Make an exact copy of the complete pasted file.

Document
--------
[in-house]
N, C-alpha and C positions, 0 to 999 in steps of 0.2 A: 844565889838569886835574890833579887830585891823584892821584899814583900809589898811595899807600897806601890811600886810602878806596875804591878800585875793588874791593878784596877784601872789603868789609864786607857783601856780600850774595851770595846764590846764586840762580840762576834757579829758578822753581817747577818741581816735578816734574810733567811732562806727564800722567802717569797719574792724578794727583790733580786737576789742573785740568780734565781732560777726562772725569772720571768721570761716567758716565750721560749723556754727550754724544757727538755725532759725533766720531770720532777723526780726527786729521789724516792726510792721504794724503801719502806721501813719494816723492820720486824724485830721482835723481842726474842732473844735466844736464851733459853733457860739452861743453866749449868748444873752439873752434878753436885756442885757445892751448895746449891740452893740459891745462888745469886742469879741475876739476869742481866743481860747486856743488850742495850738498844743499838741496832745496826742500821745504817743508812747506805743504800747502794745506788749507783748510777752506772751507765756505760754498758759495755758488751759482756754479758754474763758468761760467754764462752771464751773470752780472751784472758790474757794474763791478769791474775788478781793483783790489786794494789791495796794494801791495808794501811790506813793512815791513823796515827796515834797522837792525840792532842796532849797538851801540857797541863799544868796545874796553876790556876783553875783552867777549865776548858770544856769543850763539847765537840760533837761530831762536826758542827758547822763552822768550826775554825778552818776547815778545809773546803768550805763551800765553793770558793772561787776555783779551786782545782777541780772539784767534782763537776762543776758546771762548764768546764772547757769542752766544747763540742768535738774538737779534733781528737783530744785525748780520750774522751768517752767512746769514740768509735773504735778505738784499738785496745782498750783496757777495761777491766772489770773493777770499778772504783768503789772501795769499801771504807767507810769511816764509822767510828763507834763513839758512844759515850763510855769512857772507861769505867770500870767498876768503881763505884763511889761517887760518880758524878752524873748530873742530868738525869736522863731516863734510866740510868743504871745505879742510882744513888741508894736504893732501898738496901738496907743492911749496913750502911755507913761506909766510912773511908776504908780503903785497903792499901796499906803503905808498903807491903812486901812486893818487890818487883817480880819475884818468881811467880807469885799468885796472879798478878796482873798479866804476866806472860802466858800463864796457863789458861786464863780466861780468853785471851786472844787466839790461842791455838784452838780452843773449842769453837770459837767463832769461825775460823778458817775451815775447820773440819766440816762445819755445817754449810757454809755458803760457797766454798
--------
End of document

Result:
[in-house]
N, C-alpha and C positions, 0 to 999 in steps of 0.2 A: 844565889838569886835574890833579887830585891823584892821584899814583900809589898811595899807600897806601890811600886810602878806596875804591878800585875793588874791593878784596877784601872789603868789609864786607857783601856780600850774595851770595846764590846764586840762580840762576834757579829758578822753581817747577818741581816735578816734574810733567811732562806727564800722567802717569797719574792724578794727583790733580786737576789742573785740568780734565781732560777726562772725569772720571768721570761716567758716565750721560749723556754727550754724544757727538755725532759725533766720531770720532777723526780726527786729521789724516792726510792721504794724503801719502806721501813719494816723492820720486824724485830721482835723481842726474842732473844735466844736464851733459853733457860739452861743453866749449868748444873752439873752434878753436885756442885757445892751448895746449891740452893740459891745462888745469886742469879741475876739476869742481866743481860747486856743488850742495850738498844743499838741496832745496826742500821745504817743508812747506805743504800747502794745506788749507783748510777752506772751507765756505760754498758759495755758488751759482756754479758754474763758468761760467754764462752771464751773470752780472751784472758790474757794474763791478769791474775788478781793483783790489786794494789791495796794494801791495808794501811790506813793512815791513823796515827796515834797522837792525840792532842796532849797538851801540857797541863799544868796545874796553876790556876783553875783552867777549865776548858770544856769543850763539847765537840760533837761530831762536826758542827758547822763552822768550826775554825778552818776547815778545809773546803768550805763551800765553793770558793772561787776555783779551786782545782777541780772539784767534782763537776762543776758546771762548764768546764772547757769542752766544747763540742768535738774538737779534733781528737783530744785525748780520750774522751768517752767512746769514740768509735773504735778505738784499738785496745782498750783496757777495761777491766772489770773493777770499778772504783768503789772501795769499801771504807767507810769511816764509822767510828763507834763513839758512844759515850763510855769512857772507861769505867770500870767498876768503881763505884763511889761517887760518880758524878752524873748530873742530868738525869736522863731516863734510866740510868743504871745505879742510882744513888741508894736504893732501898738496901738496907743492911749496913750502911755507913761506909766510912773511908776504908780503903785497903792499901796499906803503905808498903807491903812486901812486893818487890818487883817480880819475884818468881811467880807469885799468885796472879798478878796482873798479866804476866806472860802466858800463864796457863789458861786464863780466861780468853785471851786472844787466839790461842791455838784452838780452843773449842769453837770459837767463832769461825775460823778458817775451815775447820773440819766440816762445819755445817754449810757454809755458803760457797766454798